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MOVIESRecovered Treasures: More than 1,600 “lost” American...

Arts and entertainment reports from The Times, national and international news services and the nation's press

MOVIES

Recovered Treasures: More than 1,600 “lost” American films, including many believed to have perished, have been donated to the American Film Institute by Australia’s National Film and Sound Archive. The archive had planned to preserve the films, collected as part of a drive by Australia to preserve its own cinematographic history, but instead decided to focus on its own productions. The films, including many sole surviving copies, are mostly on unstable nitrate stock and will be preserved through the cooperative efforts of several U.S. archives, including the Library of Congress, the Museum of Modern Art and UCLA’s Film and Television Archive. The films range from pre-1900 through the 1950s and include all genres. Among the earliest are 1912’s “An Indian Sunbeam,” with Bronco Billy Anderson, the world’s first cowboy film star, and 1924’s “Bringin’ Home the Bacon,” one of Jean Arthur’s earliest features. Also included in the collection are master comedian Harold Lloyd’s 1915 works, “Once Every 10 Minutes” and “Peculiar Patients’ Pranks.”

TELEVISION

More Talk: KTTV/Fox 11 premieres two new weekday morning shows Sept. 12. “The Gordon Elliott Show,” with the former “CBS This Morning” correspondent, will air 10-11 a.m., followed by “The Dennis Prager Show,” starring the veteran Southern California talk radio host, from 11-11:30 a.m. Prager is currently heard on KABC-AM (790) on weekday afternoons. Also new on Channel 11’s schedule is “V. R. Troopers,” a new weeknight action series, premiering Sept. 12 at 5:30 p.m., and the syndicated premiere of old “Simpsons” episodes, airing weeknights at 7:30 starting Sept. 19.

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THE ARTS

New Canova Twist: The saga of the J. Paul Getty Museum’s attempt to acquire Antonio Canova’s neoclassical sculpture “The Three Graces” for $11.5 million and export it from Britain has taken a new twist. John Paul Getty II, a son of the late oil baron who founded the Malibu museum, pledged $1.5 million last Friday to a campaign to buy the artwork for London’s Victoria and Albert Museum. But now the reclusive American billionaire, who resides in London, has threatened to withdraw his donation in retaliation for a BBC interview with Timothy Clifford, director of the National Gallery in Scotland, who charged that Getty’s generosity was motivated by animosity toward his father. In a letter to Clifford, who has spearheaded a coalition to keep the sculpture in Britain, Getty said the allegation was untrue and that he would withdraw his offer “unless you have any suggestions.” On Wednesday, Clifford issued a blanket apology, saying he hoped his “mistake” would not cause Britain to lose the sculpture.

New Associate: Bing Wang, 26, has been named associate concertmaster of the Los Angeles Philharmonic for the 1994-95 season. Wang, former principal second violinist of the Cincinnati Symphony, replaces Irving Geller, who is on sabbatical through next season. Wang, who has occasionally served as associate concertmaster for the Philharmonic at both the Music Center and Hollywood Bowl, will also do so on the orchestra’s upcoming European tour.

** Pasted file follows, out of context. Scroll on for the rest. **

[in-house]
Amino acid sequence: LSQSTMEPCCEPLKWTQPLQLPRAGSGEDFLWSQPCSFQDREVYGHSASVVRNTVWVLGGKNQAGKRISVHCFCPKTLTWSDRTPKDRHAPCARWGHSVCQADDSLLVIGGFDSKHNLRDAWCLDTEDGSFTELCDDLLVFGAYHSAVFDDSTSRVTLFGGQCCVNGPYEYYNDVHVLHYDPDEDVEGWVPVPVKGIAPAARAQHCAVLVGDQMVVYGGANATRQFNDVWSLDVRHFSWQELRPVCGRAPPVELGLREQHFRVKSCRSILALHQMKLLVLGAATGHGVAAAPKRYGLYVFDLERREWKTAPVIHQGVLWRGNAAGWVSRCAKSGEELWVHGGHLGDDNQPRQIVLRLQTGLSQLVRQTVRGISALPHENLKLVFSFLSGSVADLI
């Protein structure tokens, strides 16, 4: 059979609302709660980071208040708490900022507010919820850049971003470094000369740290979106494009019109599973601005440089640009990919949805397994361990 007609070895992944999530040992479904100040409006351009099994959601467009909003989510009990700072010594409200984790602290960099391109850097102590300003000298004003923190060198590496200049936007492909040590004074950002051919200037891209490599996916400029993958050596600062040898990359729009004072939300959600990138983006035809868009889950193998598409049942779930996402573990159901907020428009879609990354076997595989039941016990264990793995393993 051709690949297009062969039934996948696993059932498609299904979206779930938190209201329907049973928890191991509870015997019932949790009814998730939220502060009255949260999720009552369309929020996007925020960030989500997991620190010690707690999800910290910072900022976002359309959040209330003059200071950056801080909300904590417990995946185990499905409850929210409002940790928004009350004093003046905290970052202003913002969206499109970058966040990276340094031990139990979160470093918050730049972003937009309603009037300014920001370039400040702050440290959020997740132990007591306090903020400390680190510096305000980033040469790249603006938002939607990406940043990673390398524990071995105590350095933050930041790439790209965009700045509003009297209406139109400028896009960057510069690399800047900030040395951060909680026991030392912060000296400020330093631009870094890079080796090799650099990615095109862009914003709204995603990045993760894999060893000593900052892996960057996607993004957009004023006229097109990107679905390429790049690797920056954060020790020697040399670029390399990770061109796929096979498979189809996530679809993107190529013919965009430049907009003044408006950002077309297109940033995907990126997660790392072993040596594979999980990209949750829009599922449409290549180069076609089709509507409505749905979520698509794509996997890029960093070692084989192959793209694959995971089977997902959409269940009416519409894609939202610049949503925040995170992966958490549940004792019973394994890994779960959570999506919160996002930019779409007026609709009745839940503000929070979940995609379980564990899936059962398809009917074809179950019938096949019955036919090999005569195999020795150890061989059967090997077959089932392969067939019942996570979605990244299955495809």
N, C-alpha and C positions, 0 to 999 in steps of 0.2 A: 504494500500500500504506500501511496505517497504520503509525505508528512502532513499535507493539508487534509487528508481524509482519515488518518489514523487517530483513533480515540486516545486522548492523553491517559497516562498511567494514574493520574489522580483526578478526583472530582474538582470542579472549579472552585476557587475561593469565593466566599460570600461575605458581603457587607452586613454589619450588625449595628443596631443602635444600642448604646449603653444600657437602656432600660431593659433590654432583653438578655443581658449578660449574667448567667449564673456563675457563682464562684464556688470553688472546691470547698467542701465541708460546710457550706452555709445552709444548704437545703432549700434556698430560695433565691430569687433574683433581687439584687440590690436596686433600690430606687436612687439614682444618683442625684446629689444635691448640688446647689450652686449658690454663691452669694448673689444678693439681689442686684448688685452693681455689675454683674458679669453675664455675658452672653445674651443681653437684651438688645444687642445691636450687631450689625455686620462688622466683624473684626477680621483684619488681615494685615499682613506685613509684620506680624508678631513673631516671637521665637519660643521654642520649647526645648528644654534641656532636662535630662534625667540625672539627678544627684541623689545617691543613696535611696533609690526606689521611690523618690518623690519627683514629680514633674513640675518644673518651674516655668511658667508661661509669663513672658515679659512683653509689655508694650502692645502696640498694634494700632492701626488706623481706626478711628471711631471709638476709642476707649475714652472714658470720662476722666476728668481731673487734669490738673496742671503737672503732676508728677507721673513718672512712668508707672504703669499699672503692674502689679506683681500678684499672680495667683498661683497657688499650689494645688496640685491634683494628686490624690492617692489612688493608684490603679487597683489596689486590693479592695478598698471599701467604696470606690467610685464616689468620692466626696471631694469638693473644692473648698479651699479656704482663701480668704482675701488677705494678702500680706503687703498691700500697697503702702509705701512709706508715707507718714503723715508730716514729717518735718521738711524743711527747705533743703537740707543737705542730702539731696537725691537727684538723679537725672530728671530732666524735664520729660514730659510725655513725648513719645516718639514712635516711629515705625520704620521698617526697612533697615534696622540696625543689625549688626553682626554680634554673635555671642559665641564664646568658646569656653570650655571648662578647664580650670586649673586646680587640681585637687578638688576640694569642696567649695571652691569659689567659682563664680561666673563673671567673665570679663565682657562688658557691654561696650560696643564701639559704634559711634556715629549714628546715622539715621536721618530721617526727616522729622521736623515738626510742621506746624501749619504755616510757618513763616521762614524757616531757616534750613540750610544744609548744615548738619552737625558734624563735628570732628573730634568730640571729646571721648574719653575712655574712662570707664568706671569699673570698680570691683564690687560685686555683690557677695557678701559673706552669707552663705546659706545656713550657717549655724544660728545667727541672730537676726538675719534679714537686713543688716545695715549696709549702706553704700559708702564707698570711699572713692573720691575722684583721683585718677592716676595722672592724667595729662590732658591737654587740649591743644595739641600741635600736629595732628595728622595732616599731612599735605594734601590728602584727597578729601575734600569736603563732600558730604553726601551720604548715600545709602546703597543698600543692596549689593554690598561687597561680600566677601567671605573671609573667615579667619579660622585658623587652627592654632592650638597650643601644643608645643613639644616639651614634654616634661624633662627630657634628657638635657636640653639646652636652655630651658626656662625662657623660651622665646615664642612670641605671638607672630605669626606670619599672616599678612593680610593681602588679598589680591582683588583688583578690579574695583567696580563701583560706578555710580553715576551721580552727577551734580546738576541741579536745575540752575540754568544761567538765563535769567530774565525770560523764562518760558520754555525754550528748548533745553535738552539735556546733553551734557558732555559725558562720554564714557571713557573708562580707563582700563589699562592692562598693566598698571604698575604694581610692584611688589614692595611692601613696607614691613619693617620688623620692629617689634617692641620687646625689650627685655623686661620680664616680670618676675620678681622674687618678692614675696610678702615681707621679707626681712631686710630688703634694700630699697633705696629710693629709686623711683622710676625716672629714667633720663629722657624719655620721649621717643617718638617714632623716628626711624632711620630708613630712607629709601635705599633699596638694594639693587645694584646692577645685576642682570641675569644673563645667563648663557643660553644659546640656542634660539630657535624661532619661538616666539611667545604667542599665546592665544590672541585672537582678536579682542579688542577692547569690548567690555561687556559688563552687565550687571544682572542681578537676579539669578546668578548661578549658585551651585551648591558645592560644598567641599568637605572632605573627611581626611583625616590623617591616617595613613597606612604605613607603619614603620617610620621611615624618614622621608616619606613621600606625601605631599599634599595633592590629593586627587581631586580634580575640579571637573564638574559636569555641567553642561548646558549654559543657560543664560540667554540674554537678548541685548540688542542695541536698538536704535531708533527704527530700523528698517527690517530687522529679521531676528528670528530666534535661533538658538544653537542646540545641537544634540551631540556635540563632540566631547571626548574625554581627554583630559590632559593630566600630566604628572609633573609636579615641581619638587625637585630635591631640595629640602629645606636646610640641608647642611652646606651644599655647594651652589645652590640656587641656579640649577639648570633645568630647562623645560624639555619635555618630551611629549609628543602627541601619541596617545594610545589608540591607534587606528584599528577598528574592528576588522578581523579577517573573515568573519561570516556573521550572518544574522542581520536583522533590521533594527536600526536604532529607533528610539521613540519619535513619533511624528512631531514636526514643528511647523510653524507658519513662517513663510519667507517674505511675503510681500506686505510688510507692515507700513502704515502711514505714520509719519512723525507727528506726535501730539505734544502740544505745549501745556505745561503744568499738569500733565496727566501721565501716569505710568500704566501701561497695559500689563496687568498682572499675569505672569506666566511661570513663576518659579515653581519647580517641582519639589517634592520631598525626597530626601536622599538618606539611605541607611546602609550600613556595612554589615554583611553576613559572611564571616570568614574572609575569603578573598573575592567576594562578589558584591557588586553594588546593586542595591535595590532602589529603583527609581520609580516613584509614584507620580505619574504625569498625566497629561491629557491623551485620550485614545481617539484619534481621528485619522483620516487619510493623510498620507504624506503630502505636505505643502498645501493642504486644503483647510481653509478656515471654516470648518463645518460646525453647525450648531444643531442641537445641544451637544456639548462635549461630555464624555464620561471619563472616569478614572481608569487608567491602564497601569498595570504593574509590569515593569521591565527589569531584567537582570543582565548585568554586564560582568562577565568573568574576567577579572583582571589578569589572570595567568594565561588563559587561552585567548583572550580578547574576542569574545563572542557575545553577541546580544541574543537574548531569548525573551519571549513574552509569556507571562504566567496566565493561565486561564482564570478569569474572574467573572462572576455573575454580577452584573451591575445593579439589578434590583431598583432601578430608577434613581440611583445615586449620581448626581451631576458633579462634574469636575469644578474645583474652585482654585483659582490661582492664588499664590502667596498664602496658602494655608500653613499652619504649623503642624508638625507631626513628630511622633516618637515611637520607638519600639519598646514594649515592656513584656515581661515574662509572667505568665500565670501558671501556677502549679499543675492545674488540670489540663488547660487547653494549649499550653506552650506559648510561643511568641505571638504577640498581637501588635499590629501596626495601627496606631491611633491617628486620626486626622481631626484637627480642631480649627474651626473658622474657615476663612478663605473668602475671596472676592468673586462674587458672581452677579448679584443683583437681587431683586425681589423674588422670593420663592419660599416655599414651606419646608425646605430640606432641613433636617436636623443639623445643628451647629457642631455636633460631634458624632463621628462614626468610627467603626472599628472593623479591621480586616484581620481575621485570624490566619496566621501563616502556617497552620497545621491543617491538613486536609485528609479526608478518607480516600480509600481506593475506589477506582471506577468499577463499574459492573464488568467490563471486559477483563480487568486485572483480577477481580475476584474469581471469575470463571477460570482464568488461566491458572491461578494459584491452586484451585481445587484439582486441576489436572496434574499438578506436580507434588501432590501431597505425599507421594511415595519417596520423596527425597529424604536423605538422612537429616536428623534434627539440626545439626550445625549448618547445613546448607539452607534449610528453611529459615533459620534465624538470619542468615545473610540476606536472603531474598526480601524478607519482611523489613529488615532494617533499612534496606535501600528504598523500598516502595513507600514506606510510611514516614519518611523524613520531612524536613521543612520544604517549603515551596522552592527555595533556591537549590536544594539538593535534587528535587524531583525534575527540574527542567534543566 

Conductor Retaliates: Myung-Whung Chung, the U.S.-trained, South Korean-born conductor who was fired last week as musical director of the Paris Opera, said Wednesday he was suing the opera’s management for breach of contract. While the opera said he was released after rejecting all proposals in a contract dispute, Chung, 41, said he was offered only “unacceptable conditions to force me out. . . . By attacking me and saying that I am inflexible, that I’m blocking the opera . . . they have forced me to defend myself after forcing me to leave.” Chung said the dispute centered primarily on his freedom to select works and artists. He stressed that he would not accept an out-of-court settlement because his aim was to clear his name, not win compensation.

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QUICK TAKES

It’s official. Former “L.A. Law” star Jimmy Smits will replace David Caruso on ABC’s multi-Emmy-nominated series “NYPD Blue.” The network announced Wednesday that Smits will join the series in November. . . . Actress-singer Nell Carter (“Hangin’ With Mr. Cooper”) will perform at the Hollywood Bowl Friday and Saturday night, replacing Jennifer Holliday, who withdrew from the engagement because of a death in the family. . . . Pearl Jam singer Eddie Vedder was acquitted of battery charges stemming from a fight outside a New Orleans nightclub before his defense even presented its case. The judge said he simply didn’t believe James Gorman and Anthony Martinez, who testified Tuesday that they got into a brawl with Vedder after the rocker spit in Gorman’s face. . . . O.J. Simpson murder case witness Brian (Kato) Kaelin will be a guest host for E! Entertainment Television’s “Talk Soup” on Labor Day, filling in for the cable program’s vacationing host Greg Kinnear. The program airs at 6 p.m.


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